Dewhirst update: the bed of a river begins with its banks, not its fullest flow
The Court of Appeal has dismissed the Canterbury Regional Council’s (the Council) appeal of the High Court’s decision on how to find the “bed” of a river under the Resource Management Act 1991 (RMA). The litigation arose because of the prosecution of Dewhirst and Dewhirst Land Company Ltd for works undertaken in the Selwyn River in 2016.
The Court of Appeal upheld the High Court’s decision that the bed should be found by identifying the river’s banks first, dismissing the interpretation favoured by the District Court and argued for by Council, that the bed should be found by identifying the area covered when the river was at its fullest flow (including flood events), limited by a holistic analysis of the river and topographical features that could be banks.
The key distinction between the two interpretations is that on the Council and District Court’s interpretation, the river bed area had the potential to encompass a greater area with greater flexibility because the exercise was not constrained by identifying the banks from the outset. However the Court of Appeal found difficulty accepting it because its application could have effects not anticipated by the RMA, for example, it could result in the area covered by a one-in-50-year flood event being deemed the “bed” of a river. The Court of Appeal held that there were other ways to protect the beds of rivers and lakes under the RMA without the need for such a broad definition.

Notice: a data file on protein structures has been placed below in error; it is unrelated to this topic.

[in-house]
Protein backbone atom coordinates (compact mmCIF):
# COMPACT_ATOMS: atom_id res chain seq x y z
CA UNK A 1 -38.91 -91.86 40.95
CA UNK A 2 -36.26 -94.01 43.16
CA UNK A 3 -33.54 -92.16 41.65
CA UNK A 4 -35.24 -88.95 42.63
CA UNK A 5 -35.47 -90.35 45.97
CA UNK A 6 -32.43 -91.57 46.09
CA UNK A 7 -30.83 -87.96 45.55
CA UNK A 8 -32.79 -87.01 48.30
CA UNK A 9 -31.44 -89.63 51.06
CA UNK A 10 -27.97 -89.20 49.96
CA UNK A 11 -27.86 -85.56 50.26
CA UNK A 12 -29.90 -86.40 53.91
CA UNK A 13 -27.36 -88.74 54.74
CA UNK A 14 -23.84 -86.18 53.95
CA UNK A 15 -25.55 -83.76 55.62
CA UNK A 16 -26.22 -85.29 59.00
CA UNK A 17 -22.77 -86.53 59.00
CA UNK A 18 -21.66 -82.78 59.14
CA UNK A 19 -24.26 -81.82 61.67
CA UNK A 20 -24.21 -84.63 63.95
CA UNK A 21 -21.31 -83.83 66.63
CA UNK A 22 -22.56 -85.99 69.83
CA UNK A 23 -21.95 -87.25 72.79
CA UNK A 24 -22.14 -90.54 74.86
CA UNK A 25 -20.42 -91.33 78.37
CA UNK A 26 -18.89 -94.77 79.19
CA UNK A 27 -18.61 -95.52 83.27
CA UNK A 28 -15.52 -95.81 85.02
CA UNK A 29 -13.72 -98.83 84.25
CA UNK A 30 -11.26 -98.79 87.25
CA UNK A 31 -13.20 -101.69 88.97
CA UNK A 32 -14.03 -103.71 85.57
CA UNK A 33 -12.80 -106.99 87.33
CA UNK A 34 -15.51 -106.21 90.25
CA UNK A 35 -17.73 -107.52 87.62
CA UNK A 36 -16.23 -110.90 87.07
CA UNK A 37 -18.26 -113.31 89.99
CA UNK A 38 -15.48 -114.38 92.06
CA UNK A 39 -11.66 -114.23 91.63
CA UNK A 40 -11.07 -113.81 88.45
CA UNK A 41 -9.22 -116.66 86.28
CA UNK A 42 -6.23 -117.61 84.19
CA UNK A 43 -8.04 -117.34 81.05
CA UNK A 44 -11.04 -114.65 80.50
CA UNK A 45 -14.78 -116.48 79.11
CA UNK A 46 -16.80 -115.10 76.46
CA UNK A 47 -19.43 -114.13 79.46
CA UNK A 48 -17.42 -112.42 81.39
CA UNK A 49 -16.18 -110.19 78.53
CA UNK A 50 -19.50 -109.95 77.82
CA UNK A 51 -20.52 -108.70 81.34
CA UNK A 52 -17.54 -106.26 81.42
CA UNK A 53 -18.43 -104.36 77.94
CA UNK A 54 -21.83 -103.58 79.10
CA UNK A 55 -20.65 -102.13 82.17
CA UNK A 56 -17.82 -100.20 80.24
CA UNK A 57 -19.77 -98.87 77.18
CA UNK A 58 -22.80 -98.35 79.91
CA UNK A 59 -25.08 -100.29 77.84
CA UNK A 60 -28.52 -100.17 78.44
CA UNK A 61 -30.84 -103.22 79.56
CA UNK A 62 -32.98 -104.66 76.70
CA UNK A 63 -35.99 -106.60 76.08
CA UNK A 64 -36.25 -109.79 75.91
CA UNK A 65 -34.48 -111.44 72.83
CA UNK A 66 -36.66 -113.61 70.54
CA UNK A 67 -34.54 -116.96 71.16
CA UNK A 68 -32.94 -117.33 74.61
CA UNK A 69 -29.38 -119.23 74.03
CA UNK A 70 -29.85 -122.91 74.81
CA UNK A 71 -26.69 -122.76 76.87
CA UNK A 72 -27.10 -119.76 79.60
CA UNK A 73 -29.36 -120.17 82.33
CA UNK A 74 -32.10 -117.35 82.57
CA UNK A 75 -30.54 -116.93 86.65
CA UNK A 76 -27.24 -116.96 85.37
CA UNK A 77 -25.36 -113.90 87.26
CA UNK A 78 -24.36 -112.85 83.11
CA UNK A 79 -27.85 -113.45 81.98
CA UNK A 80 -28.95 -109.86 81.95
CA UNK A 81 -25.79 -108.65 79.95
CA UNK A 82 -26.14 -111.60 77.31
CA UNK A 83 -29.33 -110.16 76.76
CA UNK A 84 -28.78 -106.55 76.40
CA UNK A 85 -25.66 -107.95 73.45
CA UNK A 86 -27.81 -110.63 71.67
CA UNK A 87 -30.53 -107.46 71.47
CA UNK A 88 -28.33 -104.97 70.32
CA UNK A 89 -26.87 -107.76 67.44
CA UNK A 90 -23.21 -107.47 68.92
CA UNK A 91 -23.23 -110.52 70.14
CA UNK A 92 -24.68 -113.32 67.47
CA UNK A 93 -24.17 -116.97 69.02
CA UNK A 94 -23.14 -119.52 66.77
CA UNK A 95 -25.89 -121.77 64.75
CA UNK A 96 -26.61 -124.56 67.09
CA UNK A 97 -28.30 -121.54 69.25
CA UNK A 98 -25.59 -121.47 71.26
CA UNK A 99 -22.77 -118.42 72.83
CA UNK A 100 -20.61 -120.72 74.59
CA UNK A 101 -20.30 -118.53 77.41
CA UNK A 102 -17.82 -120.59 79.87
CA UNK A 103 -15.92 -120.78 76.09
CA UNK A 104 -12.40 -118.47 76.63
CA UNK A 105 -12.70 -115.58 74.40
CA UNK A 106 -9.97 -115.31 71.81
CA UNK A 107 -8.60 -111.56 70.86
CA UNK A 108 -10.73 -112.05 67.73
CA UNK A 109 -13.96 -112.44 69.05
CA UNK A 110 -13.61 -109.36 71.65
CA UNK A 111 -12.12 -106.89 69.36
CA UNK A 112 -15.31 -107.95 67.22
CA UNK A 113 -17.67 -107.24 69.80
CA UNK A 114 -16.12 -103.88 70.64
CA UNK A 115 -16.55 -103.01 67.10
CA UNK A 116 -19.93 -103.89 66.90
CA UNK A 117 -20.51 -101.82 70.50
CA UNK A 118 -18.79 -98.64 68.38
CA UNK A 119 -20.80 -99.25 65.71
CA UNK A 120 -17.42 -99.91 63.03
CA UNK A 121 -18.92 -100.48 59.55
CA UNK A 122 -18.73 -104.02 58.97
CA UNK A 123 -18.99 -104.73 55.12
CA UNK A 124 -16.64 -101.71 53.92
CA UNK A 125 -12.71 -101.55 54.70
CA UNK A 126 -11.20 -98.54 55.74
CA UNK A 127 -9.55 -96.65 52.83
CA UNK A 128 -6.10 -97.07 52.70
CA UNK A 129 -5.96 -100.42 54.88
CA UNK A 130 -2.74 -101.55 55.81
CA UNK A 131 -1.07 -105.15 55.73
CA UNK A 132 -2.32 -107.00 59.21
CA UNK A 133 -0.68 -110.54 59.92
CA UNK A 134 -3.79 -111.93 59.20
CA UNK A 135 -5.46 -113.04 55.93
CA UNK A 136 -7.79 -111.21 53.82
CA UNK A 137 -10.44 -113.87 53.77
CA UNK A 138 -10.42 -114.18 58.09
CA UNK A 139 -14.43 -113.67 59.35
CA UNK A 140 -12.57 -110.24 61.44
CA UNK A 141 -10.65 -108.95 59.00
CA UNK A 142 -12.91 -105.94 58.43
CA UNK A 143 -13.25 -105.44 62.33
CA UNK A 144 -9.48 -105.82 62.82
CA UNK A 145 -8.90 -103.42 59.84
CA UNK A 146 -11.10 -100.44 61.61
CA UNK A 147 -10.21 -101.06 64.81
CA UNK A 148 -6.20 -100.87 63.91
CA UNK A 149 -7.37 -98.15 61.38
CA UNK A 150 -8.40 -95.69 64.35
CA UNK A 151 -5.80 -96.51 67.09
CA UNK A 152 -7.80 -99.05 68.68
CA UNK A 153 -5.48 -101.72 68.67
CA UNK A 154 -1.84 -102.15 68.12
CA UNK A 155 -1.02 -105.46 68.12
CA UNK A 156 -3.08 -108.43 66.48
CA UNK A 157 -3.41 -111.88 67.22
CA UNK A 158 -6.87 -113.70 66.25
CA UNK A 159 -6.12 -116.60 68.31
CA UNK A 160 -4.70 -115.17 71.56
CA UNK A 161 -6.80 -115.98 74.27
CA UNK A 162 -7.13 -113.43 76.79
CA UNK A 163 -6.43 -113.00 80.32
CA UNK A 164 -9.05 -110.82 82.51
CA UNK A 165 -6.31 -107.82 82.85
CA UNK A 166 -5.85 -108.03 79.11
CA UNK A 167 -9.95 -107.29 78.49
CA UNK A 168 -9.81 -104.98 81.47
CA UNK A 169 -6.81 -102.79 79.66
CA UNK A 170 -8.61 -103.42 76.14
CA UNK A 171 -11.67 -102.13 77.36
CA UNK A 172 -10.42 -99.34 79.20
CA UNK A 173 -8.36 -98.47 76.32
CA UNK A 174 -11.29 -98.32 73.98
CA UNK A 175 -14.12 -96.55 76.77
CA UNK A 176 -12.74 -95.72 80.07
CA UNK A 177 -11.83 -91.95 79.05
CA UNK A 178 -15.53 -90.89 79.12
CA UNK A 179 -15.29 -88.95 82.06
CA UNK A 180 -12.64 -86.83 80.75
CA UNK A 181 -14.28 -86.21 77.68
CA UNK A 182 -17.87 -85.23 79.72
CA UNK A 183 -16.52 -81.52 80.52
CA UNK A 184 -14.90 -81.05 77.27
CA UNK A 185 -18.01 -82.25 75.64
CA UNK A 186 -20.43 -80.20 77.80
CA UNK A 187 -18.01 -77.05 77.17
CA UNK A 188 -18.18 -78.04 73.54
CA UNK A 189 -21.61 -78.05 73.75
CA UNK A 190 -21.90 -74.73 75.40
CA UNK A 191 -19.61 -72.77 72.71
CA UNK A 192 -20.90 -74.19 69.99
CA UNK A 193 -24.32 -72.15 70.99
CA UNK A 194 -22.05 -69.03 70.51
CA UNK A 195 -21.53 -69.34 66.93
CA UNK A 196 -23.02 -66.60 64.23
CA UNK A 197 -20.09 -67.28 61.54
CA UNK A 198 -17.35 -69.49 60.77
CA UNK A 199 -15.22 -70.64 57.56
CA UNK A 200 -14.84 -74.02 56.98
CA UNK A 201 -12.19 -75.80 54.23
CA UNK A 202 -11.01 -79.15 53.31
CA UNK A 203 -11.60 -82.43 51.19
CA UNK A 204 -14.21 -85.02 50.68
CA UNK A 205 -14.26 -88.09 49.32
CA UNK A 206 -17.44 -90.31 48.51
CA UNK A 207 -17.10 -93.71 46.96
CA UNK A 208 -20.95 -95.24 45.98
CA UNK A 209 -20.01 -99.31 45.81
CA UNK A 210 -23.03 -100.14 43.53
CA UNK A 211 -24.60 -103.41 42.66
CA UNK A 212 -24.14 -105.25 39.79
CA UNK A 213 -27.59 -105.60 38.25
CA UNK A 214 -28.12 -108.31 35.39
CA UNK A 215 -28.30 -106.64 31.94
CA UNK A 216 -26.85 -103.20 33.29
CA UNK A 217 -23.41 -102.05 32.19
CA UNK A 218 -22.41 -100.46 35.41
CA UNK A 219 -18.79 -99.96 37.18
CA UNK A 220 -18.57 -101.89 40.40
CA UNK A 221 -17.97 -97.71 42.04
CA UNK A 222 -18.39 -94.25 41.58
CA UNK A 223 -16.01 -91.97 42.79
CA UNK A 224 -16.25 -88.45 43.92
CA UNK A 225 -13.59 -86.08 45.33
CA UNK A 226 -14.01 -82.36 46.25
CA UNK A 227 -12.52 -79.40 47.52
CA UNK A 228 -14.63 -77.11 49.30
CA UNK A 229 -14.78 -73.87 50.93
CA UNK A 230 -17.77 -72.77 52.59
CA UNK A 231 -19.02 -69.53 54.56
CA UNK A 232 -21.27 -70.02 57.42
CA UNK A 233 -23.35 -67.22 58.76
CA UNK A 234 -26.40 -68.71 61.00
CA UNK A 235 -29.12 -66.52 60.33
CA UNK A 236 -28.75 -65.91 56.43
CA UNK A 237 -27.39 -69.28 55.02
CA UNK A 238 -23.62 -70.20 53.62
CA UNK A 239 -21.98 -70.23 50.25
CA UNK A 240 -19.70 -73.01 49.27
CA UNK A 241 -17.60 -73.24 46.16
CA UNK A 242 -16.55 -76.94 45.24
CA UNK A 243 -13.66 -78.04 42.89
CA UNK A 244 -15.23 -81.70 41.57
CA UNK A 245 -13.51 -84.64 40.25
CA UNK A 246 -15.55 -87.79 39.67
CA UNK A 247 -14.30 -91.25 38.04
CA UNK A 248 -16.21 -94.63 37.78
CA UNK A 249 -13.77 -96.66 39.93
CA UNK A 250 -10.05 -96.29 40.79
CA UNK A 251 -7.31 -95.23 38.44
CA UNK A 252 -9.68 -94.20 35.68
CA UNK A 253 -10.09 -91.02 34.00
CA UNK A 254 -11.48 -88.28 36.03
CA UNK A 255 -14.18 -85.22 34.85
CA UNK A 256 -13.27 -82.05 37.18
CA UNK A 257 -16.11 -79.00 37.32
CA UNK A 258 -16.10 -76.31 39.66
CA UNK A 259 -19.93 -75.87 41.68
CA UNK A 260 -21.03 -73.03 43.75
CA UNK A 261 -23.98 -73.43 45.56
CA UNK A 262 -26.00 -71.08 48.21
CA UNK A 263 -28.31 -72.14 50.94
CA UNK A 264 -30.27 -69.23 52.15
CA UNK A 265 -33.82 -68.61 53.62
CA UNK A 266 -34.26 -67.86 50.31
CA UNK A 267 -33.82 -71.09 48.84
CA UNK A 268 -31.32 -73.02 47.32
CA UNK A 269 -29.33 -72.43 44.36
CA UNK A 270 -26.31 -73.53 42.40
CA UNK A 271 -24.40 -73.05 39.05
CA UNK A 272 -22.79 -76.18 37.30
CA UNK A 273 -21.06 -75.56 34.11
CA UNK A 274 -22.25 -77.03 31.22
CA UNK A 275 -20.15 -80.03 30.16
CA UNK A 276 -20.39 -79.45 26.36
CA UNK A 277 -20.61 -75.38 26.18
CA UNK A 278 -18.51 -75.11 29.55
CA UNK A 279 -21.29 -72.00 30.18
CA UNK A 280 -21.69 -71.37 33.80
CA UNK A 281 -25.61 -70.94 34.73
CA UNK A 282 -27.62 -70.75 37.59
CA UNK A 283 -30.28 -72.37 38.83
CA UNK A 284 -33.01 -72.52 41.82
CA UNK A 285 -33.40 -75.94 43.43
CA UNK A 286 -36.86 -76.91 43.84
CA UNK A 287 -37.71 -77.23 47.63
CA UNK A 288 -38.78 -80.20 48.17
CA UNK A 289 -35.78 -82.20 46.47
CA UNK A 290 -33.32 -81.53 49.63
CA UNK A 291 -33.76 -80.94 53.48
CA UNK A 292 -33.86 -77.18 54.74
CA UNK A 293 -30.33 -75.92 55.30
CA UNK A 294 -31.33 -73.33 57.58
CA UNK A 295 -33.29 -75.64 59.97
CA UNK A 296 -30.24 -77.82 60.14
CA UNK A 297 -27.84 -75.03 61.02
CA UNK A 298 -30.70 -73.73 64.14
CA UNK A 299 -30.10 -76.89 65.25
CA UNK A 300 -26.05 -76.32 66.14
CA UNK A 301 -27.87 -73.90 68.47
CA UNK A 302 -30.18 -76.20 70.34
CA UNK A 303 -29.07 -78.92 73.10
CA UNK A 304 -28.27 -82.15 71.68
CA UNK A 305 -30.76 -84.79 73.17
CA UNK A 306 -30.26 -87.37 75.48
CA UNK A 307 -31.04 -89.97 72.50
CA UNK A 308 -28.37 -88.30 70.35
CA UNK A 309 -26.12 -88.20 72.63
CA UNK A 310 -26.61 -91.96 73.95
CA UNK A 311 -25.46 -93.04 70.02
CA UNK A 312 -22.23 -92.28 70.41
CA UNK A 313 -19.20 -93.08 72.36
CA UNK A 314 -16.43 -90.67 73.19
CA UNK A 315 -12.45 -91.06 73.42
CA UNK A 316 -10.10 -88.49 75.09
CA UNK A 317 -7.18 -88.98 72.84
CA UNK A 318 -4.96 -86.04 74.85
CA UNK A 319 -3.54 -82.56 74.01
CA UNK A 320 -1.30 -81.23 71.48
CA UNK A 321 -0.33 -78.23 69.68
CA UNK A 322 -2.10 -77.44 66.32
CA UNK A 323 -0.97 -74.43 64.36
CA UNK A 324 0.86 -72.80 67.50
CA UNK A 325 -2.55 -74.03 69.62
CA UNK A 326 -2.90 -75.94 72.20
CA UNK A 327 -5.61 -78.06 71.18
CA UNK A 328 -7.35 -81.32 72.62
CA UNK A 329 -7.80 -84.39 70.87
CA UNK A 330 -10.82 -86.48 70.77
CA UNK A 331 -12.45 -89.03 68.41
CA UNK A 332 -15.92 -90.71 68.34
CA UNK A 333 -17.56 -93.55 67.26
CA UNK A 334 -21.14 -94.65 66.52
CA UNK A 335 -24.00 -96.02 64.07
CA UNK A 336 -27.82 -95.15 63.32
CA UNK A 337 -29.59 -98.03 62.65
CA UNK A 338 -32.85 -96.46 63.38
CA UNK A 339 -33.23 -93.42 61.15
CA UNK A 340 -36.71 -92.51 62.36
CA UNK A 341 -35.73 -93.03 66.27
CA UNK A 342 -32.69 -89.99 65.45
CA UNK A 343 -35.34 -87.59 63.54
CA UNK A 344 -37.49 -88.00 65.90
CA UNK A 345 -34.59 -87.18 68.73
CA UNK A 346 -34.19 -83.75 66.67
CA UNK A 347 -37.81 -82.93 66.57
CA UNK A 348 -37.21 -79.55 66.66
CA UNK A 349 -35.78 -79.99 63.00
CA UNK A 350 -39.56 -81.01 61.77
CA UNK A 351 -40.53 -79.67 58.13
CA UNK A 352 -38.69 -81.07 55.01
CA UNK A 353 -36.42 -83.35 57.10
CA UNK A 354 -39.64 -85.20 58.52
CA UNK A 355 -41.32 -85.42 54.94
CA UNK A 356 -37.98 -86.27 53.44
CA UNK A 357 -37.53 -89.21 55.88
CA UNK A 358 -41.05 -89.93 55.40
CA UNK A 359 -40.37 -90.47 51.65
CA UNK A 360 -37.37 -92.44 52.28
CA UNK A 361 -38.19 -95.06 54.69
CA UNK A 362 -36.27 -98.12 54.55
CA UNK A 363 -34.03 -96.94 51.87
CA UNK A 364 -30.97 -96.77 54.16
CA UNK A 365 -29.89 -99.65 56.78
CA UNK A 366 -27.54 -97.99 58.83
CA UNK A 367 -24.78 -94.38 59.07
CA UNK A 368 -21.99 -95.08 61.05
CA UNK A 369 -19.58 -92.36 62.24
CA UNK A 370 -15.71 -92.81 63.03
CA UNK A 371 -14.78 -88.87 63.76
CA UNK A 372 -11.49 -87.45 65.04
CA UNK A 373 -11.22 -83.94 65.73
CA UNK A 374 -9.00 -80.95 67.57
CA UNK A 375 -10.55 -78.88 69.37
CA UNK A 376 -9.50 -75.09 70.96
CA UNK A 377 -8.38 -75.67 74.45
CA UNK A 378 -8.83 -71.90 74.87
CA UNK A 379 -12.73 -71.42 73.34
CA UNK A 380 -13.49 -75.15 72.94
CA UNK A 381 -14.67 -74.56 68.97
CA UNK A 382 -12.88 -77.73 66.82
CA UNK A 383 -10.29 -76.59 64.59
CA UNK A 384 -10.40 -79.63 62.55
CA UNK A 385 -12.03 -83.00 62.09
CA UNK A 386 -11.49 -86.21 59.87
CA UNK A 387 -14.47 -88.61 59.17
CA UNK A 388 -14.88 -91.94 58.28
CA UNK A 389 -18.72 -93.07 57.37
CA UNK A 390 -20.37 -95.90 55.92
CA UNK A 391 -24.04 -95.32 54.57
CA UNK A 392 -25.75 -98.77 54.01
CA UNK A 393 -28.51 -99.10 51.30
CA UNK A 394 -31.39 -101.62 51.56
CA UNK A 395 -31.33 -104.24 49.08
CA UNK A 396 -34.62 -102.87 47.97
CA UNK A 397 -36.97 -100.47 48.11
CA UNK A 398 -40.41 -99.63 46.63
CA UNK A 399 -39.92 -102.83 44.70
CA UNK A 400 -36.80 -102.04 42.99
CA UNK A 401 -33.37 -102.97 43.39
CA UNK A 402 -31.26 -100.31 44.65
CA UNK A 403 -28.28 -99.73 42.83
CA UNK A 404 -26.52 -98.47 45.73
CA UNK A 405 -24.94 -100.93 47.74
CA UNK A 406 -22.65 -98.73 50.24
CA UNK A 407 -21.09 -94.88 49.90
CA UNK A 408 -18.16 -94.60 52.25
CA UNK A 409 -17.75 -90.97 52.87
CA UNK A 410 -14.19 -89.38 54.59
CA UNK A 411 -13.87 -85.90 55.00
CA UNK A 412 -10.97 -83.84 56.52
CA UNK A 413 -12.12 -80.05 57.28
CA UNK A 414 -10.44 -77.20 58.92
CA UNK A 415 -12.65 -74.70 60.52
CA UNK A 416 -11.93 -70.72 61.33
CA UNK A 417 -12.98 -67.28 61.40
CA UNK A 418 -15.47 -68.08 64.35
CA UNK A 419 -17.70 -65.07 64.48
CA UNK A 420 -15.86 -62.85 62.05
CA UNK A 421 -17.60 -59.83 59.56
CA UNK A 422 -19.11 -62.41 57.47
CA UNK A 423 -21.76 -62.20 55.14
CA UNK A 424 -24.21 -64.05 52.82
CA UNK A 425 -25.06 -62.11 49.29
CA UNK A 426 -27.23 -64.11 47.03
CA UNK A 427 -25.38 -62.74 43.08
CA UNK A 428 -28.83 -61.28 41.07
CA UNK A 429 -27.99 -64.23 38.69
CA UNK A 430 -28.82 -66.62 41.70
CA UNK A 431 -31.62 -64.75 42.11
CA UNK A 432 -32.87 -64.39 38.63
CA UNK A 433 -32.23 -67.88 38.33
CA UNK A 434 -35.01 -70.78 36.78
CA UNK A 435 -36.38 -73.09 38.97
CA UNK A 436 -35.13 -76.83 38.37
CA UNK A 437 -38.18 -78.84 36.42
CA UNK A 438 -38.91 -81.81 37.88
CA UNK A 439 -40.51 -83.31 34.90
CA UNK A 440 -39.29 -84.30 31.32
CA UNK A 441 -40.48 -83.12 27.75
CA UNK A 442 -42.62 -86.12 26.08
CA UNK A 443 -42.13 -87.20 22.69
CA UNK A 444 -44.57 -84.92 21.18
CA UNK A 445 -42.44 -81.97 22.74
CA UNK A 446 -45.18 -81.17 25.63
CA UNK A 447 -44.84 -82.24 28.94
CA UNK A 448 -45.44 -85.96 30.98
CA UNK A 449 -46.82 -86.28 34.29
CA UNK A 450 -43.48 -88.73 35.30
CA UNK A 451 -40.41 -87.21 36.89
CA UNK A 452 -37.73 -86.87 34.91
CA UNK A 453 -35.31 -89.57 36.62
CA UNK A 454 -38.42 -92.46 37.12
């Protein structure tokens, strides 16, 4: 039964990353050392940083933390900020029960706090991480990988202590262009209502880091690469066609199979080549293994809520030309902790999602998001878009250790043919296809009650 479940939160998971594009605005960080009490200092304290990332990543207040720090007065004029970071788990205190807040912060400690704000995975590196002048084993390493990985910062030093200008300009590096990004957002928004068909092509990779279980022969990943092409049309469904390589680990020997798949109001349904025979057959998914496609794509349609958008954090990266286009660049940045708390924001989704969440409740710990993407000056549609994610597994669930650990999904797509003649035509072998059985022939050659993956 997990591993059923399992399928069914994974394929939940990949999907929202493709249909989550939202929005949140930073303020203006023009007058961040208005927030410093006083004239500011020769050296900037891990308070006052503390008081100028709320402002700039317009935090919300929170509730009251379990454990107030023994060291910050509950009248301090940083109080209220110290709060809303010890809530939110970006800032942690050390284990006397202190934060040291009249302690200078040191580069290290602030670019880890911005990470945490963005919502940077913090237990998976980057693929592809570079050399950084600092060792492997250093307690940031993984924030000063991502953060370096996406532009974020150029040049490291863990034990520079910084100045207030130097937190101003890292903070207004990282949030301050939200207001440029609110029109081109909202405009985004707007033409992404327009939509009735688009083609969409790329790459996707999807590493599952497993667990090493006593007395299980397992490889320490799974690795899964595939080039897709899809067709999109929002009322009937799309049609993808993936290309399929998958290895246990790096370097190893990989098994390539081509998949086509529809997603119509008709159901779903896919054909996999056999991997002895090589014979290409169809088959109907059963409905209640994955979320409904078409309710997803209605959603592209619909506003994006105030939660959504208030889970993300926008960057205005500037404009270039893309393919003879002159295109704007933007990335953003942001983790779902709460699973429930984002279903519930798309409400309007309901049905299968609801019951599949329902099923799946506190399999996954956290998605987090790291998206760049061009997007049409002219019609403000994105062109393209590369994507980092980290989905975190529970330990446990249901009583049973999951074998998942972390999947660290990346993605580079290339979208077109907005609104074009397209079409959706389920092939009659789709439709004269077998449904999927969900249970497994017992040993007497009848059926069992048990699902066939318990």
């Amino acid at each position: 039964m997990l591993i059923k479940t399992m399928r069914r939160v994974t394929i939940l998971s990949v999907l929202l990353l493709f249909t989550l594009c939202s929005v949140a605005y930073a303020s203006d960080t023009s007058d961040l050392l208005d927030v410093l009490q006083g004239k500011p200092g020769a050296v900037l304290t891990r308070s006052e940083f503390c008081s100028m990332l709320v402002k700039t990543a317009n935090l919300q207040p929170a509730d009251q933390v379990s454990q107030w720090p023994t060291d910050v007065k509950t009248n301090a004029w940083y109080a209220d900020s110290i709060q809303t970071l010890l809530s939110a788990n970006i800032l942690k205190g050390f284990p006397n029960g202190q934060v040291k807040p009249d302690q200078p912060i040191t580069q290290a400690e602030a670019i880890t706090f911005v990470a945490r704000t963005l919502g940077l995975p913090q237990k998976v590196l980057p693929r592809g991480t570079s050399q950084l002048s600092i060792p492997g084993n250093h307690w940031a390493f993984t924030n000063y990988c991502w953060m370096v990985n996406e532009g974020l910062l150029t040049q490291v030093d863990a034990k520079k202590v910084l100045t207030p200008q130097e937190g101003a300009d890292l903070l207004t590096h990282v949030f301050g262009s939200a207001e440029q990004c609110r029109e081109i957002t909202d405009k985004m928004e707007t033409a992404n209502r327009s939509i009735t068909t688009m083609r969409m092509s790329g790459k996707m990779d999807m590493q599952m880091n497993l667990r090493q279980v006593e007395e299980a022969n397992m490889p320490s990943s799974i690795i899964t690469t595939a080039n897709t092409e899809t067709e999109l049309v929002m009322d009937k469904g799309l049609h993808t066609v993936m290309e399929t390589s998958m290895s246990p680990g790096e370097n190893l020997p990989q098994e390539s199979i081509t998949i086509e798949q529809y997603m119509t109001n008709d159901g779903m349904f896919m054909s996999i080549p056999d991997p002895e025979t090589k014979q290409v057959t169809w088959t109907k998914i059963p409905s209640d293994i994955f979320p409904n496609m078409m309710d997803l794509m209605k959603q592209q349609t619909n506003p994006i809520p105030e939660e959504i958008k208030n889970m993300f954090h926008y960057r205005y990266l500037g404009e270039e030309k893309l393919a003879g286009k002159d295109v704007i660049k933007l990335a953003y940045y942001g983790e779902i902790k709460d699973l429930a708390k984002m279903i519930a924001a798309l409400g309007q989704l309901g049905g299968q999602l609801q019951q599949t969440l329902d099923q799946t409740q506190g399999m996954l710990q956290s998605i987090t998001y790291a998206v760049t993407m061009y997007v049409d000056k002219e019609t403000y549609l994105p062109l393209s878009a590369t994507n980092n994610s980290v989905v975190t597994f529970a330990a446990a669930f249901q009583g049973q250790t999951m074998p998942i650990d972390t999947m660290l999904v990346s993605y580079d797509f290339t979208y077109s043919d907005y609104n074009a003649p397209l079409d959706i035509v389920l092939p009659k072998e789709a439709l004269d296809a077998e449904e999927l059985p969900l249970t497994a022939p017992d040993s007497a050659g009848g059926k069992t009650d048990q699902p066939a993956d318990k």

The Court of Appeal considered the application of its definition to section 2(a)(i) (the RMA definition of “bed” for esplanade reserves, esplanade strips and subdivision), because Council asserted that the approach to finding the “bed” in that part should be the same exercise as under section 2(a)(ii). The Court held that the interpretation of 2(a)(i) should not have bearing on section 2(a)(ii), because there was no warrant to apply the same approach to the different circumstances and different wording in the two definitions.
The Council can seek leave to appeal the decision to the Supreme Court by 6 November 2019.